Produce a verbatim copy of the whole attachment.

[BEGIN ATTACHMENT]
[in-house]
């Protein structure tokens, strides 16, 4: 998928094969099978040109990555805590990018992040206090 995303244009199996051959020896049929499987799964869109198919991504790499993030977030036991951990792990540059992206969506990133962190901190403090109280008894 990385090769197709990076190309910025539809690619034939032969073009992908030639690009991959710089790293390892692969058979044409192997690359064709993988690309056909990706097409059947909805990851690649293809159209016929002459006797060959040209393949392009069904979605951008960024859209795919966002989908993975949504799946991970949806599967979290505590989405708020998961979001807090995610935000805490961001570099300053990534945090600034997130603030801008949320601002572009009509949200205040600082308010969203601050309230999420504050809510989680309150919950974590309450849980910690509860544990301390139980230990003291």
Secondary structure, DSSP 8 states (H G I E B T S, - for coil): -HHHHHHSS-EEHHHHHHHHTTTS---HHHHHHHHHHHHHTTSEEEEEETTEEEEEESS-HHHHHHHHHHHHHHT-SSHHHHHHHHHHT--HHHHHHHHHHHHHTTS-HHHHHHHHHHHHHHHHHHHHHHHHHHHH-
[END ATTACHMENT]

[in-house]
């Protein structure tokens, strides 16, 4: 998928094969099978040109990555805590990018992040206090 995303244009199996051959020896049929499987799964869109198919991504790499993030977030036991951990792990540059992206969506990133962190901190403090109280008894 990385090769197709990076190309910025539809690619034939032969073009992908030639690009991959710089790293390892692969058979044409192997690359064709993988690309056909990706097409059947909805990851690649293809159209016929002459006797060959040209393949392009069904979605951008960024859209795919966002989908993975949504799946991970949806599967979290505590989405708020998961979001807090995610935000805490961001570099300053990534945090600034997130603030801008949320601002572009009509949200205040600082308010969203601050309230999420504050809510989680309150919950974590309450849980910690509860544990301390139980230990003291």
Secondary structure, DSSP 8 states (H G I E B T S, - for coil): -HHHHHHSS-EEHHHHHHHHTTTS---HHHHHHHHHHHHHTTSEEEEEETTEEEEEESS-HHHHHHHHHHHHHHT-SSHHHHHHHHHHT--HHHHHHHHHHHHHTTS-HHHHHHHHHHHHHHHHHHHHHHHHHHHH-